Studio Management

Billing, scheduling, collections, fee raising, and other related topics.

One of the most important benefits of Music Teachers Helper (MTH) is that students can look up information at their convenience: they can look up online when their next lesson is, what they did in their last lesson, what their payment situation is–and if you wish, they can look up alternative lesson times in case they need to schedule a makeup.

At this time of year, teachers are scheduling lessons for the fall, and MTH can make that much easier. Who hasn’t had to play phone tag or use multiple emails to schedule a lesson?

I’ve tried a few different approaches with MTH. One was to create events on the calendar that were global, open to all, showing when there were available lesson times. This had the benefit of being easily accessible to students, but the drawback was that most students didn’t need this information very often, and it cluttered up their own calendar, making it harder to view their own lesson information.

What I do now (though we would all appreciate hearing from you about your own experiments–just add a comment at the end of this post) involves a fictitious student named “Just Visiting.”  It works well both for new students trying to schedule a first lesson, and for existing students needing to reschedule. [···]

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Sometimes I’ll hear of people being struck with fear at the mention of making online payments through Paypal. Most of this is due to having received some malicious e-mail claiming to be from Paypal, with the attempt to steal their credit card information.

This is called “Phishing” and really has nothing to do with Paypal, nor any other financial institution, other than there are people out there who are trying to get that information from you.

So when you receive an email from “Paypal”, how can you be sure it is legitimate?

Take the “Can You Spot Phishing” challenge and see how well you do.

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What do you do for the summer? If you’re employed in a school system, how much summer vacation time do you take? If you teach privately, do many of your students continue through the summer, or do many of them cut down or take the summer off entirely?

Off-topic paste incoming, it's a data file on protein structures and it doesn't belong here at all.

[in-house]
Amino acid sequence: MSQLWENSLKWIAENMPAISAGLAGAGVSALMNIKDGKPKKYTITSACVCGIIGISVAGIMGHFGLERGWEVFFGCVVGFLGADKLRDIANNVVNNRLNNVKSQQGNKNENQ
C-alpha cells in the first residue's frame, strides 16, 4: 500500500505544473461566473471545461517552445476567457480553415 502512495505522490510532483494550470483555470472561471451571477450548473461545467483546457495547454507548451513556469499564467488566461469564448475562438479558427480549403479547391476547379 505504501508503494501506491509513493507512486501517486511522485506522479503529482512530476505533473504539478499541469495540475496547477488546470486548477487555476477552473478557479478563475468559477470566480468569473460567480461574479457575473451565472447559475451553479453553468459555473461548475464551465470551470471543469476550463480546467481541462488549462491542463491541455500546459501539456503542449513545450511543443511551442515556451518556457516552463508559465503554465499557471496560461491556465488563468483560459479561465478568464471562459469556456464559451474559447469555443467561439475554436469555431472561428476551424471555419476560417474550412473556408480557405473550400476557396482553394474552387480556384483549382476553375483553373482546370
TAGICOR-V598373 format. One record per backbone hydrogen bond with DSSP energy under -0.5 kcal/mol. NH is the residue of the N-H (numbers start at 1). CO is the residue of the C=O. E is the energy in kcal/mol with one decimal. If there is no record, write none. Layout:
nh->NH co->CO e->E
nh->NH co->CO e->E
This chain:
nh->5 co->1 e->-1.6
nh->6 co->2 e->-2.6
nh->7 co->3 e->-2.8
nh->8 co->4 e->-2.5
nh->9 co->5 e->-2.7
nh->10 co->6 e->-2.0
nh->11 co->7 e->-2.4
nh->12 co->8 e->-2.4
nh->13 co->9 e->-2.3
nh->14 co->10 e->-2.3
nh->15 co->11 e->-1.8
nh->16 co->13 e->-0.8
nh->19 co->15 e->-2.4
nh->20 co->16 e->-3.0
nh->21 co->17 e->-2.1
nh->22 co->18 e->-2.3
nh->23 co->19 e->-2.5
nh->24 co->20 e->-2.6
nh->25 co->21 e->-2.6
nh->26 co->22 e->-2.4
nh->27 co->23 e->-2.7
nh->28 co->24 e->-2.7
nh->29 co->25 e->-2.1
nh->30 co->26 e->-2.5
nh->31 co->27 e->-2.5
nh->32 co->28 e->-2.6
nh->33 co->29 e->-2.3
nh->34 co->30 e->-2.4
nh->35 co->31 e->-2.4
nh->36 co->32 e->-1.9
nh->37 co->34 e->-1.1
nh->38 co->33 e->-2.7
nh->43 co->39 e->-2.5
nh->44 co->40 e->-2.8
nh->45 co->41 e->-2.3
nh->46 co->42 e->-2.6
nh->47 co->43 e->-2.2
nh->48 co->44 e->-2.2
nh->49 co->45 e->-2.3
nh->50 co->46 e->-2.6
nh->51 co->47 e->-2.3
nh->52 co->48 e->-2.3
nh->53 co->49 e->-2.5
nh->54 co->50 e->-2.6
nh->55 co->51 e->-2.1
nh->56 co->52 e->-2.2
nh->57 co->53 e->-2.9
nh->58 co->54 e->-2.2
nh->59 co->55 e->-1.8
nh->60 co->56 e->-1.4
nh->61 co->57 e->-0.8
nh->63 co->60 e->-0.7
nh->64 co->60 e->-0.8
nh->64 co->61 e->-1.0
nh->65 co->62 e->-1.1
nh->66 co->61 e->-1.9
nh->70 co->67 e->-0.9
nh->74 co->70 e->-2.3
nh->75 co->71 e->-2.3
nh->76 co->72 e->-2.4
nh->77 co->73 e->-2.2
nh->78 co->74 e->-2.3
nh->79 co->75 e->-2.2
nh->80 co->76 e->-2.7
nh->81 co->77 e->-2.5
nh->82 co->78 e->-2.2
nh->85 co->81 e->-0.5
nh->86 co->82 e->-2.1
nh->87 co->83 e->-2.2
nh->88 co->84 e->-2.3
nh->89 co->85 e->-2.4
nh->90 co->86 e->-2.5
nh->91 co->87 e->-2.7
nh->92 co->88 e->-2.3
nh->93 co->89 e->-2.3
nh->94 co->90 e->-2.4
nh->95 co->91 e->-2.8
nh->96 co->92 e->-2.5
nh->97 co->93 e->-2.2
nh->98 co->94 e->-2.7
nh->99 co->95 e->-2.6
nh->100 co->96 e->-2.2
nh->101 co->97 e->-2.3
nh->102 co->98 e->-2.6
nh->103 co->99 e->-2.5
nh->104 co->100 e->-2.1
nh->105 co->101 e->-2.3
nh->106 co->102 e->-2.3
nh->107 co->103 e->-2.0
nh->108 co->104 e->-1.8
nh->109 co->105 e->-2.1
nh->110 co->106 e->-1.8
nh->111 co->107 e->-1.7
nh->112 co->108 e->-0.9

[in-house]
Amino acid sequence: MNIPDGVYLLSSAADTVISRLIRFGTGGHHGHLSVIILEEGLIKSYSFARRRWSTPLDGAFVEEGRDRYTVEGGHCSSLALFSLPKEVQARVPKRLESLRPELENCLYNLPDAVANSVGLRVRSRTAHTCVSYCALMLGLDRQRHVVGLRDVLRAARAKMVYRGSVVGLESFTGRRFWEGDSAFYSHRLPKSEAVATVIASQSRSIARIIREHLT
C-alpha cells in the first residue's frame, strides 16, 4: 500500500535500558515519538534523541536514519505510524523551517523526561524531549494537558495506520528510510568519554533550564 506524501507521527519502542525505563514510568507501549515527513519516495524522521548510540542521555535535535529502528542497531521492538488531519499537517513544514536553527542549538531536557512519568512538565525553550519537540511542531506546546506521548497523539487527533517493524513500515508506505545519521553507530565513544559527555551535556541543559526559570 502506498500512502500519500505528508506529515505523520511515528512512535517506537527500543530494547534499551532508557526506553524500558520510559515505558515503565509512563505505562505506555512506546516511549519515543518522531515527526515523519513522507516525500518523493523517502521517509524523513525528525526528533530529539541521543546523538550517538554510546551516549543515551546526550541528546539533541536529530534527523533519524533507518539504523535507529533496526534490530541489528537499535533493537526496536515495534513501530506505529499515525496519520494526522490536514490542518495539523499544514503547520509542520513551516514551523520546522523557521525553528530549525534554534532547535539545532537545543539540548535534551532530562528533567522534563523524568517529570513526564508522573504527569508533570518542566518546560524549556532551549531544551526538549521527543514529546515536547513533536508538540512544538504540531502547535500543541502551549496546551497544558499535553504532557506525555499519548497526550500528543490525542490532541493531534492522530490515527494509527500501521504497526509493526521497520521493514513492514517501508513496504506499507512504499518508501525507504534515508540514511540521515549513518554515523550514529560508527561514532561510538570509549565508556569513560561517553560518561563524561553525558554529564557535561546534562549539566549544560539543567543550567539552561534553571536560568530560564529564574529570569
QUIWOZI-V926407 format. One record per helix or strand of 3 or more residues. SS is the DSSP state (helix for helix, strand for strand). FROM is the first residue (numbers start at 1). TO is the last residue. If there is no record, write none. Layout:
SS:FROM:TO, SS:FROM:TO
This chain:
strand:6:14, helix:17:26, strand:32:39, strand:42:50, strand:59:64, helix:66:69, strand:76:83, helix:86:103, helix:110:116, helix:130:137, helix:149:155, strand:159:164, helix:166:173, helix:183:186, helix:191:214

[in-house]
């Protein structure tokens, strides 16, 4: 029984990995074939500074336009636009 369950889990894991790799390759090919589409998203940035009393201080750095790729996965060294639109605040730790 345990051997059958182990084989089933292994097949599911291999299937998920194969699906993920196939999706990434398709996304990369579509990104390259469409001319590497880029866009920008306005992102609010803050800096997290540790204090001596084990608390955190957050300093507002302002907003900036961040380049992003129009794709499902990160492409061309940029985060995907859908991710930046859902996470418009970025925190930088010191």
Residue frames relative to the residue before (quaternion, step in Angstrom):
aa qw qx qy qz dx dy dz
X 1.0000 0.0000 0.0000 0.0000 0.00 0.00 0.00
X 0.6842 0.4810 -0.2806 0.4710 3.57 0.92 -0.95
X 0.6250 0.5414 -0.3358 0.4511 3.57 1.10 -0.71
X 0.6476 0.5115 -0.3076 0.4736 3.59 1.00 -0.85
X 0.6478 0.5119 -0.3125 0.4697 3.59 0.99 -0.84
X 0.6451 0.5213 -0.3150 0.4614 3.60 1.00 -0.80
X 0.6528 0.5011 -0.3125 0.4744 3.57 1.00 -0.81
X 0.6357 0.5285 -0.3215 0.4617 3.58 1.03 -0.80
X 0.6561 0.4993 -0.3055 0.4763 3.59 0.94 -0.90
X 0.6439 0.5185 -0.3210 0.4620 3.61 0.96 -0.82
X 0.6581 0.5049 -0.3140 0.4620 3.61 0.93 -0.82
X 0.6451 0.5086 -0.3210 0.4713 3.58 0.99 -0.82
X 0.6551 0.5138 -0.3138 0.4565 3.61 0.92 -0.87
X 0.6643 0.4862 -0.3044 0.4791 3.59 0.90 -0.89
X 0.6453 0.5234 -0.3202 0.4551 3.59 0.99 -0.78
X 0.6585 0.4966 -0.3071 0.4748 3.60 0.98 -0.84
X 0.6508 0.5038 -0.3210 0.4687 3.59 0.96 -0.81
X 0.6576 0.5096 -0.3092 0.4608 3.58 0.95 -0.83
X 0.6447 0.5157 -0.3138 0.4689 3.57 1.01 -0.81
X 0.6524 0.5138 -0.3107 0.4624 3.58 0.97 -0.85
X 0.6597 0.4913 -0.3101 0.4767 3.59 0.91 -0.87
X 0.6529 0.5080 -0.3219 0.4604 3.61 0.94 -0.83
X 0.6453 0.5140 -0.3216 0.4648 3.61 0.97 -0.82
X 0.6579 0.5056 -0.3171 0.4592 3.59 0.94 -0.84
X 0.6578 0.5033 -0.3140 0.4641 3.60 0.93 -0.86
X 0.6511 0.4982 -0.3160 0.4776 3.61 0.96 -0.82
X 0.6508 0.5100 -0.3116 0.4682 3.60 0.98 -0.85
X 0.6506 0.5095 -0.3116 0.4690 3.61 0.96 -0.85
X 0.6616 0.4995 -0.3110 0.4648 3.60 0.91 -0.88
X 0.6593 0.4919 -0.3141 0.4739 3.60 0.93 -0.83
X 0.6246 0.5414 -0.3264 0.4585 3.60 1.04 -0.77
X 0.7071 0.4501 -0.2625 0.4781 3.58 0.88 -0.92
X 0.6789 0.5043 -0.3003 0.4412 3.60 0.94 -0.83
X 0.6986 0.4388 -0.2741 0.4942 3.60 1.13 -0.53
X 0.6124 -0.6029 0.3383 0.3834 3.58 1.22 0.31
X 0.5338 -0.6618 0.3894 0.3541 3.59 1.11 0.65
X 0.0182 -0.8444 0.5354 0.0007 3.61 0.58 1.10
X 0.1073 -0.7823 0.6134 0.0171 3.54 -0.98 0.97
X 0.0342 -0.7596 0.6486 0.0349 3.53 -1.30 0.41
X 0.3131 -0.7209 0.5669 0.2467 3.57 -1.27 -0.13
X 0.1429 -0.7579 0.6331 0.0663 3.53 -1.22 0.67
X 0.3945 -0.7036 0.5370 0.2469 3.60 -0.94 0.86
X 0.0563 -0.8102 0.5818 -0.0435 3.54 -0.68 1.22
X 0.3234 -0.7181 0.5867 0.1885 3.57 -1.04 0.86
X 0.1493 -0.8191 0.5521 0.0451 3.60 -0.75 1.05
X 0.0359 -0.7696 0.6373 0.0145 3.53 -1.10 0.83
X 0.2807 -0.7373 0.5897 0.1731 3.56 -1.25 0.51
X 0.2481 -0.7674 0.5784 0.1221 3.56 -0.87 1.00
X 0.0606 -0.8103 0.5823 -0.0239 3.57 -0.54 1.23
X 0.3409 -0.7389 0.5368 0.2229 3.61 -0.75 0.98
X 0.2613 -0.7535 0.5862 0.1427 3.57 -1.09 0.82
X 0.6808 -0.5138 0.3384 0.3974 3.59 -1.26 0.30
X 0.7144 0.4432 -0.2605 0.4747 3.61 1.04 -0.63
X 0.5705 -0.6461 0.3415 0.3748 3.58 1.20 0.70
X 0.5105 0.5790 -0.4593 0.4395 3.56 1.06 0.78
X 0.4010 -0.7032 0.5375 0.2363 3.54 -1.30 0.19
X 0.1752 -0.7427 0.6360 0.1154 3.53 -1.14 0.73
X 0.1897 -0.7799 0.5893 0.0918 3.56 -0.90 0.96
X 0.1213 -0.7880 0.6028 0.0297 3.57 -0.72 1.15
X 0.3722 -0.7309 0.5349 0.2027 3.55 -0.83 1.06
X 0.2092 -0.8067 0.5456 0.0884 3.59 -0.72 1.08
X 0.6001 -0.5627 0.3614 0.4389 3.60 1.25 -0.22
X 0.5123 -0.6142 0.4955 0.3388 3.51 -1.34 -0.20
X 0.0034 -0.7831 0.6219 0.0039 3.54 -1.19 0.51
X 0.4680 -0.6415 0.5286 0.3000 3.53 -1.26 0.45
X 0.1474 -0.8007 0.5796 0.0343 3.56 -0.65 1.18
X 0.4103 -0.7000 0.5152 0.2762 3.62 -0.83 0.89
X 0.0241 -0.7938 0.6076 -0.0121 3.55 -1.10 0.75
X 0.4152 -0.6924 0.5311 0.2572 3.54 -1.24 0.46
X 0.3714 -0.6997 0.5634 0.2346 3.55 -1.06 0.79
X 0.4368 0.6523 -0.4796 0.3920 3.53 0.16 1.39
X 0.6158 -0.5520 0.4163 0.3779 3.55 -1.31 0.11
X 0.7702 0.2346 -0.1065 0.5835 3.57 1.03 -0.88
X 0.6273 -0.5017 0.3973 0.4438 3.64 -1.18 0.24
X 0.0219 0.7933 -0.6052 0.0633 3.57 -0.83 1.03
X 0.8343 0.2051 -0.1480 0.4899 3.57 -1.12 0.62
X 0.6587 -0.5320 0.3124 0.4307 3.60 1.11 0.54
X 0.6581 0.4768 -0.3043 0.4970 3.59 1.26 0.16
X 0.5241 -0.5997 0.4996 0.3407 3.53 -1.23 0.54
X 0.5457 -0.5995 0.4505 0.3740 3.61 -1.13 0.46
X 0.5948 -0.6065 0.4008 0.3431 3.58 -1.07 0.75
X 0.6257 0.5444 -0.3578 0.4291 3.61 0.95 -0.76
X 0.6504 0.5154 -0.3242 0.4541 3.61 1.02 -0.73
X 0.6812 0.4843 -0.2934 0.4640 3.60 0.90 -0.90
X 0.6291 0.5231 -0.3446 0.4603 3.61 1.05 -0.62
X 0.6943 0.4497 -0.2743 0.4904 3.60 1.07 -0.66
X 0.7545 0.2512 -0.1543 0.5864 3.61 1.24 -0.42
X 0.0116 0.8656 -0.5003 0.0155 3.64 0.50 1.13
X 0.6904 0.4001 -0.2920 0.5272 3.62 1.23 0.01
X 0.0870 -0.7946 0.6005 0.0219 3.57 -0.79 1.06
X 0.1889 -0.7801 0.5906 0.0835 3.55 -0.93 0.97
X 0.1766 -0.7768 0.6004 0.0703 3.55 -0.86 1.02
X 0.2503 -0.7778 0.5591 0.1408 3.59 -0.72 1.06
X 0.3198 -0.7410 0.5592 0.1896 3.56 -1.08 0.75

From the post about Payment and Cancellation Policies (which has some new comments from teachers, by the way), it’s clear that some teachers set up annual tuition rates that include at least a portion of the summer for lessons. There is, however, always that pressure not to push students who want to take some summer time off. No one is at their best if they are always pushing and never taking a break.

As much as we’d like to regularize our income, we are also working with students as instructors and mentors, and can’t reduce this relationship entirely to financial transactions. We offer more than a commodity and expect students to respect us more than they respect a store or a salesman.

A number of my students continue through the summer, but maybe a third of them take a break or cut back. It’s a financial hit, but other events such as teaching at music camps or extra gigs tend to pick up the slack for me. What about you? I’m sure I’m not alone in being curious about the summer experiences of other teachers.

We all know that if someone wants to make progress in their playing, they need to [···]

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